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This sweet contemporary story about poetry, family, and determining your own destiny is perfect for fans of books by Wendy Mass, Joan Bauer, Sharon Creech, and Rebecca Stead.
Eleven-year-old Emily Elizabeth Davis has never met her father, so when a book of poetry with his name in it goes missing, Emily and her friends search all over their hometown of Berkeley, California, hoping to track it down. Meanwhile, even though her English-professor mother insists that Emily is destined to become a poet (she named her after Emily Dickinson!), Emily secretly corresponds with her idol, romance writer Danielle Steel.
As Publishers Weekly says, “Fitzmaurice’s story deftly mingles Dickinson, Danielle Steel, a budding crush, and protesting tree sitters while maintaining suspense that leads to a satisfying ending.” (Via Goodreads)
I didn’t like this book, and I knew I didn’t like it by page nine. It’s exactly the kind of children’s book that bothers me. (Mild spoilers ahead.)
Things I didn’t like:
It has a perplexing mish-mash of religions, worldviews, and ideologies such as Catholicism, determining your own destiny, a tiny bit of feminism, and whatever you call being a hippie.
Emily’s mother is a hippie, parts of the book revolve around the “tree-huggers” trying to prevent trees from being cut down, and near the end, Emily herself sleeps with the tree-huggers.
The romance. It is mild, but honestly, I’m not a fan of romance in children’s books. I mean, the main character is eleven. There’s nothing inappropriate; it’s just way too old for the age group this book is intended for.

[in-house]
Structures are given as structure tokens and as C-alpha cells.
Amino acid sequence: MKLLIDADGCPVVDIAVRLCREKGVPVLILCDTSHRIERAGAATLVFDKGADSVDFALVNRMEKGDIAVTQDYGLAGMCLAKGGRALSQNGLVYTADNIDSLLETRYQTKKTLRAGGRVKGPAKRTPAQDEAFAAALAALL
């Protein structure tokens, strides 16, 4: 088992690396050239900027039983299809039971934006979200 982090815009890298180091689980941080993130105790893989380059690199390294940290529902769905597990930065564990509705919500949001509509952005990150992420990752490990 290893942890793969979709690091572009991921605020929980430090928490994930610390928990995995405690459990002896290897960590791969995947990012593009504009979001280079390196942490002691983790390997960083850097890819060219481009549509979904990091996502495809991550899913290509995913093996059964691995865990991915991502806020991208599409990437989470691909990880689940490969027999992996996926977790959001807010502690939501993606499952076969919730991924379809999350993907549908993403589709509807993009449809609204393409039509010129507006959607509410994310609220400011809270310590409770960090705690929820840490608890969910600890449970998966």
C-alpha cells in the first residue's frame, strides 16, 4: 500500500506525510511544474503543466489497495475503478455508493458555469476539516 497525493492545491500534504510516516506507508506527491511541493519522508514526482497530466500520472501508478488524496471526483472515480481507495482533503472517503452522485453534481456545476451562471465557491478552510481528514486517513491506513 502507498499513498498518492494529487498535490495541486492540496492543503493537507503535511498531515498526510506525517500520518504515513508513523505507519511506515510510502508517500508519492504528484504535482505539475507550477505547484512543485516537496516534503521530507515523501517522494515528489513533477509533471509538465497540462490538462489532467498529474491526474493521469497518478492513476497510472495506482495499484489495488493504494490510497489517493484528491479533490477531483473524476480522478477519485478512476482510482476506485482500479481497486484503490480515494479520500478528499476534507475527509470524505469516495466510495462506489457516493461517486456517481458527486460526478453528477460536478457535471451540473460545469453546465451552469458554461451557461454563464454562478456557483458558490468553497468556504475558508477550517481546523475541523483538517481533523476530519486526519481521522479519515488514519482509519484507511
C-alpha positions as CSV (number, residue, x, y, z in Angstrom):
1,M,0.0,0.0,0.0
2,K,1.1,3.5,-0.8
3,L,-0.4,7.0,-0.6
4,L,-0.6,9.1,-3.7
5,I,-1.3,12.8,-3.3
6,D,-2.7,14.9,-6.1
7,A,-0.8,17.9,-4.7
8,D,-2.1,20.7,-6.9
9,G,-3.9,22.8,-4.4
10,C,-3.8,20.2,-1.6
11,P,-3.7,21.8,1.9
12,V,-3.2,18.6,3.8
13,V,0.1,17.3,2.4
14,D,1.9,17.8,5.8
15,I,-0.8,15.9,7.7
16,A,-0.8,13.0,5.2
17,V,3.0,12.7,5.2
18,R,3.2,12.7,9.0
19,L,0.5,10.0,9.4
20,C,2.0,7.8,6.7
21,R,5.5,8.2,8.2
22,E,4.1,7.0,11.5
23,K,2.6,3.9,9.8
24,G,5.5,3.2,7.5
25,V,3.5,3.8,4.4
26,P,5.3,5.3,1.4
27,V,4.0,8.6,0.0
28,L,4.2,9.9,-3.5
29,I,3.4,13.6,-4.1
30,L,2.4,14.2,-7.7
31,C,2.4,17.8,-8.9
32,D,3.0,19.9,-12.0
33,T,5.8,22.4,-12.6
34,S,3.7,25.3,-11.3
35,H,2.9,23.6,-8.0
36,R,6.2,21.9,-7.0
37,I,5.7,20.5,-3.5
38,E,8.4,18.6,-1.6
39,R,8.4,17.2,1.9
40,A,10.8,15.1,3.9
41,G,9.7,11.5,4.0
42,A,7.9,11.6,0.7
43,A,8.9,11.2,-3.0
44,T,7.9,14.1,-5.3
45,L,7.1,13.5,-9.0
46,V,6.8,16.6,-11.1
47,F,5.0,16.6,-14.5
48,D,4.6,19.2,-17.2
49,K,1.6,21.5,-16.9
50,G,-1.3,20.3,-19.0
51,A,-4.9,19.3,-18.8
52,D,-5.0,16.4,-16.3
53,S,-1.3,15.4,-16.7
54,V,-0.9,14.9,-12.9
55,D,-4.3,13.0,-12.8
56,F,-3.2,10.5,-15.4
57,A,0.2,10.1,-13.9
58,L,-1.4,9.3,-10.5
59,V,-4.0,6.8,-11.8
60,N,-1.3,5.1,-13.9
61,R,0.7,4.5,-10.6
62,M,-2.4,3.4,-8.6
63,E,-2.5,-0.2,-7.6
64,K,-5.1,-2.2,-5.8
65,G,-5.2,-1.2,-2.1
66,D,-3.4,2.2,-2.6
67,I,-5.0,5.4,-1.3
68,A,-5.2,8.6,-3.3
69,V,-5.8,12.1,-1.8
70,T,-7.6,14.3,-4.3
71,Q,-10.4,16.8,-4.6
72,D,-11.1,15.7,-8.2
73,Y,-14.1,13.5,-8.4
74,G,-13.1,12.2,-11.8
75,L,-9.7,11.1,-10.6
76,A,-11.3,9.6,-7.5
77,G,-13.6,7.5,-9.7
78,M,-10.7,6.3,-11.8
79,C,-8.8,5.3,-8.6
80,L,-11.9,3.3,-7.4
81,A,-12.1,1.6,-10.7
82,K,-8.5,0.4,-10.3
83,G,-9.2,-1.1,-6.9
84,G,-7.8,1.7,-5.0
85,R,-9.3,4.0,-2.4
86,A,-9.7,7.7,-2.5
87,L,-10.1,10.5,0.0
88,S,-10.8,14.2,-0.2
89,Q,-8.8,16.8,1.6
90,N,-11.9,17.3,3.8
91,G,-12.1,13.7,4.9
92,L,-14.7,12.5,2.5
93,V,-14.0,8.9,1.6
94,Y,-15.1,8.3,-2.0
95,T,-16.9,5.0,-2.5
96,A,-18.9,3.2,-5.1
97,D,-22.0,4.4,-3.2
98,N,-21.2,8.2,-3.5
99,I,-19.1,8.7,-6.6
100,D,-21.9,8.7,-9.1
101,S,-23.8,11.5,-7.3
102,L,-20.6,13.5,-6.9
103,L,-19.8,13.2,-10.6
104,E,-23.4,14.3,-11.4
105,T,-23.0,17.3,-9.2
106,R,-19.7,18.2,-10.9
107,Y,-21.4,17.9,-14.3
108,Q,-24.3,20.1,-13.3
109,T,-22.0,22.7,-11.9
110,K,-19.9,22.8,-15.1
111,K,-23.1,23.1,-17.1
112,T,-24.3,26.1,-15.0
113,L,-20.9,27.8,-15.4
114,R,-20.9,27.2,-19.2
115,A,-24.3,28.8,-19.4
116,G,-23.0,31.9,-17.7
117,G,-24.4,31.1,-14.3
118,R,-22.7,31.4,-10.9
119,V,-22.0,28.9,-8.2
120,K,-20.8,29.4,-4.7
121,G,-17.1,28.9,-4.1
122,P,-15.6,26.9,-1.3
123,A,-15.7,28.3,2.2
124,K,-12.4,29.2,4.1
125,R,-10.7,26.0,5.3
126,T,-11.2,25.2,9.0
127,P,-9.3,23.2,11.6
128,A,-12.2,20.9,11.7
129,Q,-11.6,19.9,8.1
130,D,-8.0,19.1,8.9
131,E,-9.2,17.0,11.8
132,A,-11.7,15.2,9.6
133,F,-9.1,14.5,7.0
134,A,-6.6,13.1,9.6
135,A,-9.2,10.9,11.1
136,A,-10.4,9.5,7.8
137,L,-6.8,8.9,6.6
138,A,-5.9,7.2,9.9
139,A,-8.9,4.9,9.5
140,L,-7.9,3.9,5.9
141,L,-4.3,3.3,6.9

Emily plays hooky from school to look for her missing book, bringing her best friend and her eight-year-old cousin with her. They talk a gullible cashier into impersonating their parents and calling them in sick, forge a signature on a school excuse, go to various bookstores and visit a palm reader, take a bus, and walk home from school like nothing happened. It’s totally and completely irresponsible, but what’s worse, none of them receive any consequences whatsoever, even though Emily’s mother found out about it.
Emily also goes to a romance writing group at the library that her mother doesn’t know about. I’m not sure I like the idea of an eleven-year-old wanting to write romance novels, but I think her desire to write happy endings to romances is born out of her constant wondering who her father is, and if someday he’ll come back to her and her mother.
Although I did enjoy some things about the book, in my opinion it wasn’t enough to redeem it.
Things I liked:
The character development. My favorite character was Mortie, the eight-year-old cousin who is obsessed with all things military. He was hilarious! I also felt like Emily’s progression throughout the book was well-done, even if I didn’t like the way she was progressing.
The writing style was fairly concise and to-the-point, although the varying religions/worldviews/ideologies were confusing.
The ending was sweet and all the pieces connected nicely. Even though I didn’t love the way the author put it down to “Fate” or “Destiny”, I liked the way it ended. Unfortunately, I felt like the happy ending was overshadowed by all of the things I didn’t like.
In summary: Although this is a sweet story, I wouldn’t recommend this book for middle grade readers, or honestly anyone because of the defiance shown by the main character, the romance, and the strange worldviews. Most of it made me want to cry, “Why, oh, why, would you put this in a children’s book?” For those reasons, I would rate it two and a half stars.